[oh-noh-ris kou-sah; English o-nawr-is kaw-zuh, o-nohr-]
- as a sign of respect (usually describing an honorary college or university degree).
Origin of honoris causa
literally, for the sake of honor
non causa pro causa
[non kaw-zuh proh kaw-zuh; Latin nohn kou-sah proh kou-sah]
- the fallacy of giving as a reason for a conclusion a proposition not actually relevant to that conclusion.
Origin of non causa pro causa
From the Latin word nōn causa prō causā literally, no cause for cause
causa sine qua non
[kou-sah si-ne kwah nohn; English kaw-zuh sahy-nee kwey non, kaw-zuh sin-ey kwah nohn]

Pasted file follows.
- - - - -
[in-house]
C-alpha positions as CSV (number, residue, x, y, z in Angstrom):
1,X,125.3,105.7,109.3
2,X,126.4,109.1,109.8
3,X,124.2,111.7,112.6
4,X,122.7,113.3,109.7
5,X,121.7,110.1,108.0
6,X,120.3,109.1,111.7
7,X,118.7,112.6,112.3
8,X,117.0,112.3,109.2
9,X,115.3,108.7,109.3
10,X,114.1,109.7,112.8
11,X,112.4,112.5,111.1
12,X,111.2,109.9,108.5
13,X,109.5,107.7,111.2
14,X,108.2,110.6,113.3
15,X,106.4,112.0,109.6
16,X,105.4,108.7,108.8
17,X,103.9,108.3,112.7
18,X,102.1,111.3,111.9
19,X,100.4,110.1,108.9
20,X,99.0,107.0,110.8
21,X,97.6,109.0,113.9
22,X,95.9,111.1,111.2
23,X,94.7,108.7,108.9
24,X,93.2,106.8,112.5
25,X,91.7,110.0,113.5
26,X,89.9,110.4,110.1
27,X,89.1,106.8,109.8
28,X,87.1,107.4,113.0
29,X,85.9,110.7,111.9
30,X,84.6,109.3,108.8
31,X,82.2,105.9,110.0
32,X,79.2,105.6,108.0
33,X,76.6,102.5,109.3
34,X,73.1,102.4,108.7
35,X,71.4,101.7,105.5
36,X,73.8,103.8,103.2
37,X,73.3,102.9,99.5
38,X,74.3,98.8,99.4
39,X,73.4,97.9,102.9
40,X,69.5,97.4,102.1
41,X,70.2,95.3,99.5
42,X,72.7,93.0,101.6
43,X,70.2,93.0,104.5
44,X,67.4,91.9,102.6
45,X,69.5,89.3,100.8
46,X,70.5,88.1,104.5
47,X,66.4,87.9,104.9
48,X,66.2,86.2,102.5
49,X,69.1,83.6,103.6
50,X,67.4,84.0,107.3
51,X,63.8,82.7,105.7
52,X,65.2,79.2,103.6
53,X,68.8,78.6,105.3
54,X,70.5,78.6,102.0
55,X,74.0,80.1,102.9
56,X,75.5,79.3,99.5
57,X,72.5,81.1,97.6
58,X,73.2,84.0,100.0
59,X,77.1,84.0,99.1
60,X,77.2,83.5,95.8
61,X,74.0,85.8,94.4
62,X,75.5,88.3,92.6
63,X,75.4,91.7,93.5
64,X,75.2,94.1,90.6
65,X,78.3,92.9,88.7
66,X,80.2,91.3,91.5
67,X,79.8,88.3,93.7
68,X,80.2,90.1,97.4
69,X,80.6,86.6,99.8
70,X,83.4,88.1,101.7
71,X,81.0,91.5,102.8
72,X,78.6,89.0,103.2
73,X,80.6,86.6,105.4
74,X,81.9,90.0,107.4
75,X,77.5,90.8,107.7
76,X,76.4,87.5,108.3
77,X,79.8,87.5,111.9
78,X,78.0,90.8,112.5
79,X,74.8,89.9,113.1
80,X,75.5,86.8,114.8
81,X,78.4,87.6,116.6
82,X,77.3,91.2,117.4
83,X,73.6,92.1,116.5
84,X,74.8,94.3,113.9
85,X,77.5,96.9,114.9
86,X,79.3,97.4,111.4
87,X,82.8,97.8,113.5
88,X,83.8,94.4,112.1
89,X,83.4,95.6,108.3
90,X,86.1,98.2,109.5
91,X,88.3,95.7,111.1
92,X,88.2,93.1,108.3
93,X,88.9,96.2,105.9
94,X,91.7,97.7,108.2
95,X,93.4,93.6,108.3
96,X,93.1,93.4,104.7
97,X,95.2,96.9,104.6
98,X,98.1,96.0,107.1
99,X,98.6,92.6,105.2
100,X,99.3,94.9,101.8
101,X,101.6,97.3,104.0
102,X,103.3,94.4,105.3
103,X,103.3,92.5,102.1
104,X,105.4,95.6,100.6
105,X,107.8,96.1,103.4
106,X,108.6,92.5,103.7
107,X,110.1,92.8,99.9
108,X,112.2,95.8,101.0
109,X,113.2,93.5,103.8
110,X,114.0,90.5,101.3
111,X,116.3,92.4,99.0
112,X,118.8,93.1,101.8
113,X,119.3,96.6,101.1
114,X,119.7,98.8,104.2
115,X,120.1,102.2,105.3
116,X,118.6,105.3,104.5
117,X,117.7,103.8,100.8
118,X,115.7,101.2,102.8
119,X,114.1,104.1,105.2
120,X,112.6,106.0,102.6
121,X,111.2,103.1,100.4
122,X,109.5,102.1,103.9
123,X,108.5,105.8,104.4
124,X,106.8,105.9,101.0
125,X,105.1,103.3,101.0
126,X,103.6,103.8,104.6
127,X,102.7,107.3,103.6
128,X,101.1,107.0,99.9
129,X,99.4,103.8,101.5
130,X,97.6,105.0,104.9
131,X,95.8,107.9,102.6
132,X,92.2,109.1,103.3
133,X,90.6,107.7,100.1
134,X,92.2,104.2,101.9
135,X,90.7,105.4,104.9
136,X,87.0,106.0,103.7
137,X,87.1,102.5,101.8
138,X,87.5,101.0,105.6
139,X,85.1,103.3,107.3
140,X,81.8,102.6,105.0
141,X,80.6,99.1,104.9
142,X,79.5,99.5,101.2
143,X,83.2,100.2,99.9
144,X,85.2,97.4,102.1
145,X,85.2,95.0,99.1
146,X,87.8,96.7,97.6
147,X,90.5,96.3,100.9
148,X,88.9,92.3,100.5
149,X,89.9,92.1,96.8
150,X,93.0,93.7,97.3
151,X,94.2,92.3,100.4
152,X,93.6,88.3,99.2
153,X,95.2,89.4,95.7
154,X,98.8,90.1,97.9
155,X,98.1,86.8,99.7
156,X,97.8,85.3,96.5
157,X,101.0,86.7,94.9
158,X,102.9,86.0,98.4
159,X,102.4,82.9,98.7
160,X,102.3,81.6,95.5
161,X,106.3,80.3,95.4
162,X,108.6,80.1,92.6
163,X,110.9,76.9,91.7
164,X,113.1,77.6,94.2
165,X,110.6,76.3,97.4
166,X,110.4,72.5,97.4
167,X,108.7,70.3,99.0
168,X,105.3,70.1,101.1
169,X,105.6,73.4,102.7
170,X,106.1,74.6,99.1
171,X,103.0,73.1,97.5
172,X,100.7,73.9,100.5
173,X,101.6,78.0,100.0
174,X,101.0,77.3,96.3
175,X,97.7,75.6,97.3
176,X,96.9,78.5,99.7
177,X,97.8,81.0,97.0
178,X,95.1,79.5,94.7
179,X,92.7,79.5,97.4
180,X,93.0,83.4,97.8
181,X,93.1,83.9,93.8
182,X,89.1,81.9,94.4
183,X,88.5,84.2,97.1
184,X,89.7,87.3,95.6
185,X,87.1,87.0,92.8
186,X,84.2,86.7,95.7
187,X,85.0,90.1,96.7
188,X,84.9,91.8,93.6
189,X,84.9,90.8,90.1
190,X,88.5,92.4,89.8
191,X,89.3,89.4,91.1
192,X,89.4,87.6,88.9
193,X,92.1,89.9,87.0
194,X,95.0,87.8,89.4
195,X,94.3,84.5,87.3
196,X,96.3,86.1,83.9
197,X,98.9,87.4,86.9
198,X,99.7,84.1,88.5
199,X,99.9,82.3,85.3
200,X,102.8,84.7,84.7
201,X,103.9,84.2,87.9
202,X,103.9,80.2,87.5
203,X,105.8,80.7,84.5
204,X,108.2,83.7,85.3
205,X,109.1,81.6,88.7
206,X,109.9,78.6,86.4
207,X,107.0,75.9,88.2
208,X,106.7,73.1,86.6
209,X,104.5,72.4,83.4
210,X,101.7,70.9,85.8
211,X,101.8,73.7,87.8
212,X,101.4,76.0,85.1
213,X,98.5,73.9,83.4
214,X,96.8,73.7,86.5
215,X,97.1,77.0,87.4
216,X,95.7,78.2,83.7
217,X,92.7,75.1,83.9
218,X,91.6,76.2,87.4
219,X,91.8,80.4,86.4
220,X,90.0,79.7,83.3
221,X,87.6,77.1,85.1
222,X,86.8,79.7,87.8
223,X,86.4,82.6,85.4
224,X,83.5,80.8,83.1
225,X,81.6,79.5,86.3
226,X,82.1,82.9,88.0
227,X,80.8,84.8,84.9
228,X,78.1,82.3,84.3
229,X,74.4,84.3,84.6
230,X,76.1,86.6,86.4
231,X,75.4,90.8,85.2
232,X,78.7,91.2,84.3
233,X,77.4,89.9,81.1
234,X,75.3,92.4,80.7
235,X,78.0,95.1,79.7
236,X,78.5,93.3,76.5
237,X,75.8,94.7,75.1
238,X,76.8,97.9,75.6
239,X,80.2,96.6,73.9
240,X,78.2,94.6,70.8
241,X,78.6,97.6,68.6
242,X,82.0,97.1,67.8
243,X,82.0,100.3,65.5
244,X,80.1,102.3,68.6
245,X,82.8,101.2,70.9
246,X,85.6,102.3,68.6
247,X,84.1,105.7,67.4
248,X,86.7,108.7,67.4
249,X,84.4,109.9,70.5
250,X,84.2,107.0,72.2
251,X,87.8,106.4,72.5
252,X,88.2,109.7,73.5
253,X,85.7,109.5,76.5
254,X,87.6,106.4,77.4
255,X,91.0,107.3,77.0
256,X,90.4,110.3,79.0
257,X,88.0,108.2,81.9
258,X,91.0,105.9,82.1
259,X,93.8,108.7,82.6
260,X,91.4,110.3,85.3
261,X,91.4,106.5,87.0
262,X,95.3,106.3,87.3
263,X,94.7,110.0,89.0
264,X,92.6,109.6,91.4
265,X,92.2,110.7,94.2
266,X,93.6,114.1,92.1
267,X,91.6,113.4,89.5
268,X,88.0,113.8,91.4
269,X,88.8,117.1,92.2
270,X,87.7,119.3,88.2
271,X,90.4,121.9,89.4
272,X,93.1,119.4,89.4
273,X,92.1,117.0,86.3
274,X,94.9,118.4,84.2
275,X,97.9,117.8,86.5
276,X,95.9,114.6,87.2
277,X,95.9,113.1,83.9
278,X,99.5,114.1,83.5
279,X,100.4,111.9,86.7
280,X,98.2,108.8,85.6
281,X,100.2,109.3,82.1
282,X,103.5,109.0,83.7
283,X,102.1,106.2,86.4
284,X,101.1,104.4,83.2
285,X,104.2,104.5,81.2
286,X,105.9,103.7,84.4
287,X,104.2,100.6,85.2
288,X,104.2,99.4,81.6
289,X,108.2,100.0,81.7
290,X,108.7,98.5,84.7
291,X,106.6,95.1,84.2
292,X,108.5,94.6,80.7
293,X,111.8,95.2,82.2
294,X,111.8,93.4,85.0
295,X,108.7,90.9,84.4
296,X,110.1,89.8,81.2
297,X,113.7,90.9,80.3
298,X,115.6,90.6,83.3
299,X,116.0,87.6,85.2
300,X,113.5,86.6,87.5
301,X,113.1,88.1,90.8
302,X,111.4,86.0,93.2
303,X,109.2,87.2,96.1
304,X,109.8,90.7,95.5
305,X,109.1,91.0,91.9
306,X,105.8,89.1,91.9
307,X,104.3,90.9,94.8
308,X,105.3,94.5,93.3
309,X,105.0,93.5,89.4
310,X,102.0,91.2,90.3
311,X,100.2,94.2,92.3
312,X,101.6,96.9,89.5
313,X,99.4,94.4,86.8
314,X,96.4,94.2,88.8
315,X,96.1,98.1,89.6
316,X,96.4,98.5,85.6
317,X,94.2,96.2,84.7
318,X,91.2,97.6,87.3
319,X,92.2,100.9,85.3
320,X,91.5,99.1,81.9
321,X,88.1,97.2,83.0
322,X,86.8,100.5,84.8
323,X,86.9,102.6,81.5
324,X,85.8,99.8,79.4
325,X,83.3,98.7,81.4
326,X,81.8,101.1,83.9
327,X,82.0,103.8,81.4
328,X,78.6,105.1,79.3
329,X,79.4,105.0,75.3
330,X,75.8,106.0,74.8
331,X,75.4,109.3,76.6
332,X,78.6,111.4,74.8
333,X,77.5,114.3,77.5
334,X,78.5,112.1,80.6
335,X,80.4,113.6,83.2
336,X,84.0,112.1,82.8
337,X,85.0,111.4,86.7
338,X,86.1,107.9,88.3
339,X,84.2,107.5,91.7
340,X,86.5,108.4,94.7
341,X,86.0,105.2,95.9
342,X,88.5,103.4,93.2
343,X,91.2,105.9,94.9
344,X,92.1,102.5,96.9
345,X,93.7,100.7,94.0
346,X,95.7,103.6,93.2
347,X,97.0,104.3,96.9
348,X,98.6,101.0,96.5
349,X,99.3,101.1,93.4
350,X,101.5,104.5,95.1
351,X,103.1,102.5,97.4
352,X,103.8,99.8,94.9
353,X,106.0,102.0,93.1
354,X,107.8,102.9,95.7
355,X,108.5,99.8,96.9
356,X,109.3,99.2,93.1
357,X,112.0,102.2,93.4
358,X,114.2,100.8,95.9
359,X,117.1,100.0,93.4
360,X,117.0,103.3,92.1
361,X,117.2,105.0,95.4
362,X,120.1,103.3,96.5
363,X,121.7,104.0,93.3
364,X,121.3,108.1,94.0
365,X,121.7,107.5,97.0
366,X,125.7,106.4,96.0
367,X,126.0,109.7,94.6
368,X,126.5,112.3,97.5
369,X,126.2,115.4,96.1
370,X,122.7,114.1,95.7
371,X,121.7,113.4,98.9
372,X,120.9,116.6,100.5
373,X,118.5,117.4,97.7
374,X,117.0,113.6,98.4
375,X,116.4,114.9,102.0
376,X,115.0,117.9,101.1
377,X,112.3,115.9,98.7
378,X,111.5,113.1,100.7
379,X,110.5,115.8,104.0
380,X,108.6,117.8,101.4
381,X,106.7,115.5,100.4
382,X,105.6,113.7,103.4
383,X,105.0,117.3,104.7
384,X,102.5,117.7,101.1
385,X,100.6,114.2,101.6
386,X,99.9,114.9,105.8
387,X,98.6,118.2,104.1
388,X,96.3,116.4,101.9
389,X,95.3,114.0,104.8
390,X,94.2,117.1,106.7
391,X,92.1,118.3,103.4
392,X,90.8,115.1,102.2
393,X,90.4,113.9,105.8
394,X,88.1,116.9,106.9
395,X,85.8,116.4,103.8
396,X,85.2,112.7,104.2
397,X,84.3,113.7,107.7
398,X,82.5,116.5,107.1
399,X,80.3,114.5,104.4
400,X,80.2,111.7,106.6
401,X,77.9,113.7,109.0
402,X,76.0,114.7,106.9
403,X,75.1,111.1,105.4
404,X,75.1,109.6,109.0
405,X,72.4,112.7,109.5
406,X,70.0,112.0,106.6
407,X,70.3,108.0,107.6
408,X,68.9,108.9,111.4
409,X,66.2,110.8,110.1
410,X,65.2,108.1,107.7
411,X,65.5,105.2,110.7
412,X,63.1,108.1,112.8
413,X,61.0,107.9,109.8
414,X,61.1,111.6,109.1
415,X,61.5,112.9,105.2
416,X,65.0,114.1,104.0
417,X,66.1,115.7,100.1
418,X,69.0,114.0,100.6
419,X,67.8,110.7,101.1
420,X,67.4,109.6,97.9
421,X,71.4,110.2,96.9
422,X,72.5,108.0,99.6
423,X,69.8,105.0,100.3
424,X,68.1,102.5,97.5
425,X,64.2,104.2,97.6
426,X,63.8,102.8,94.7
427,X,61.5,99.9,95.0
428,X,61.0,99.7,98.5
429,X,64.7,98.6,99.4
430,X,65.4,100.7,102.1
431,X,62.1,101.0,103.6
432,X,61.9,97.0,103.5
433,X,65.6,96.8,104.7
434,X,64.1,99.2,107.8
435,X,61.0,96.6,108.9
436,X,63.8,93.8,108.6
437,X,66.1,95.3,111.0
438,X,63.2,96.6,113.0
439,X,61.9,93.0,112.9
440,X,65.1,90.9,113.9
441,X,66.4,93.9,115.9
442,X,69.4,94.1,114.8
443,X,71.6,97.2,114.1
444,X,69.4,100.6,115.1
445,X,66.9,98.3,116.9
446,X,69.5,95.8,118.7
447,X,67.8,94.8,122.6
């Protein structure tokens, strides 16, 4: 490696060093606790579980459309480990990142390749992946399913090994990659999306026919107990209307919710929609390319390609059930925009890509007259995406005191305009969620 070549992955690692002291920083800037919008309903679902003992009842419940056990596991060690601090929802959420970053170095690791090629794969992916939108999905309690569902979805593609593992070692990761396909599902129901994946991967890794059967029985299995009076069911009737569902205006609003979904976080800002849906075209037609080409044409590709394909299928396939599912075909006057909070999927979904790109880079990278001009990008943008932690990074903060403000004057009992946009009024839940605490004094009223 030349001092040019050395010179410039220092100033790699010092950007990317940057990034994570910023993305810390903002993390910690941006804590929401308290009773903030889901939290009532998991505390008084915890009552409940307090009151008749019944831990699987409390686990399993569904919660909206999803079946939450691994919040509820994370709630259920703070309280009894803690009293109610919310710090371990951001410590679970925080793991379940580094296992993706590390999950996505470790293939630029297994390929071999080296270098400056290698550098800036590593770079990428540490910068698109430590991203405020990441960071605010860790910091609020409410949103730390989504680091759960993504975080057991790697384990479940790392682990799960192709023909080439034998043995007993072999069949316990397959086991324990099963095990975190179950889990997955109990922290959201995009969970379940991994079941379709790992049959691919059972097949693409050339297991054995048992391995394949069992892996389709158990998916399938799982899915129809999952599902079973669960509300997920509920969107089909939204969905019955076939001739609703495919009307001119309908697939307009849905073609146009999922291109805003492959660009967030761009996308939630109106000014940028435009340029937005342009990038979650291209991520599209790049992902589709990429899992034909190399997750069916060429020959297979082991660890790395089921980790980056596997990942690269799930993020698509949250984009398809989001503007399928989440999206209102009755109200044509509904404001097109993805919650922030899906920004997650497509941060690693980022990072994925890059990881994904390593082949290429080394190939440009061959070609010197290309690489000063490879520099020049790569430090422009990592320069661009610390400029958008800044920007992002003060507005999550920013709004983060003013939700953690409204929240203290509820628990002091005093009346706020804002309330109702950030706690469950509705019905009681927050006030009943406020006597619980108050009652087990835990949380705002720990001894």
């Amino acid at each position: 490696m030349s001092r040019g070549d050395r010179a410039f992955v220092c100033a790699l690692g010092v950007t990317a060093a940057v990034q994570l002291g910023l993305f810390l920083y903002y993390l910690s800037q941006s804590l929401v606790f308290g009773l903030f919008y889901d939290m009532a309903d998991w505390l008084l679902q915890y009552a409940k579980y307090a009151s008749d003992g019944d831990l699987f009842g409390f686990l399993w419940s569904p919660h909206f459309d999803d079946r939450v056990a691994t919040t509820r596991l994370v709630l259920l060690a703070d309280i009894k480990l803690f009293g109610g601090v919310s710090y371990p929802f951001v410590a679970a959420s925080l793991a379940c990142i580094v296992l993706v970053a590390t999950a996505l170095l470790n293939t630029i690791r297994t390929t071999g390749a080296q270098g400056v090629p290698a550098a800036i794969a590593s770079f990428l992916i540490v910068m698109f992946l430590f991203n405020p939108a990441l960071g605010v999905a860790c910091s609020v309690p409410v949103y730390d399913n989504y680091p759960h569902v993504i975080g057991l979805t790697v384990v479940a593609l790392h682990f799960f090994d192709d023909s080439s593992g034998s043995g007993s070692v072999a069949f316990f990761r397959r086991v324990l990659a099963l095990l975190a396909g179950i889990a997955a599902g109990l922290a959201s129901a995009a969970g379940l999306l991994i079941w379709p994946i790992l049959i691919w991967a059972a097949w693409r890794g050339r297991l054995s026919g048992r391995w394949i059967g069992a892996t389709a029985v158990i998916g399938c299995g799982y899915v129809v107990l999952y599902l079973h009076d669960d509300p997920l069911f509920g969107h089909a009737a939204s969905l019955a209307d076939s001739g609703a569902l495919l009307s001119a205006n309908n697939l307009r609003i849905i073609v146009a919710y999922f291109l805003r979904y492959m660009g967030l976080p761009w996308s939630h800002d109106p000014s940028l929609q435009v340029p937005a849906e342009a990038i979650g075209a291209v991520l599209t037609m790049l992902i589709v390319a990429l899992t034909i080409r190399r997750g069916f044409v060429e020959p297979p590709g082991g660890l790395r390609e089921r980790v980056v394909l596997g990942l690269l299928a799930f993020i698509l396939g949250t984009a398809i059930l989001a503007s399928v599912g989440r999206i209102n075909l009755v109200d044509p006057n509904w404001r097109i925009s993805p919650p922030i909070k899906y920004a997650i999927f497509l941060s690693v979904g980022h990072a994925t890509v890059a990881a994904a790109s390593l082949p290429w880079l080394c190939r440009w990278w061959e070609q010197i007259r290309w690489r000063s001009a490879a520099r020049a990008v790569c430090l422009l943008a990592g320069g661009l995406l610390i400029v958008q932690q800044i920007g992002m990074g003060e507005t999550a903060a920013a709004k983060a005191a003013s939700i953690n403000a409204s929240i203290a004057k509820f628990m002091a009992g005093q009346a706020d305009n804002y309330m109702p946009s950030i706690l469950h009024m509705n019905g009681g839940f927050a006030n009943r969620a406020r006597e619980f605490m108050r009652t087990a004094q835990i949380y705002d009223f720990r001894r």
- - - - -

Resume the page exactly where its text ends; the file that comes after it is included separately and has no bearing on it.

- an indispensable condition; requisite.
Origin of causa sine qua non
literally, a cause without which not
[ek-sem-plee kou-sah; English ig-zem-plahy kaw-zuh, -zem-plee]
Dictionary.com Unabridged Based on the Random House Unabridged Dictionary, © Random House, Inc. 2018
Examples from the Web for causa
In the infinite, as we have learned from the Causa, all contraries are one.Giordano Bruno
James Lewis McIntyre
The Roman causa ciuilis was a legal reason for enforcing a pact.
The form was a causa ciuilis or legal reason for enforcing the pact.
Where something was exchanged for a promise, that something was a causa debendi.
Causa patet, they said: ‘The devil is at the bottom of it all, and the witch is his minister’.Cock Lane and Common-Sense
- for the sake of honour
Collins English Dictionary - Complete & Unabridged 2012 Digital Edition © William Collins Sons & Co. Ltd. 1979, 1986 © HarperCollins Publishers 1998, 2000, 2003, 2005, 2006, 2007, 2009, 2012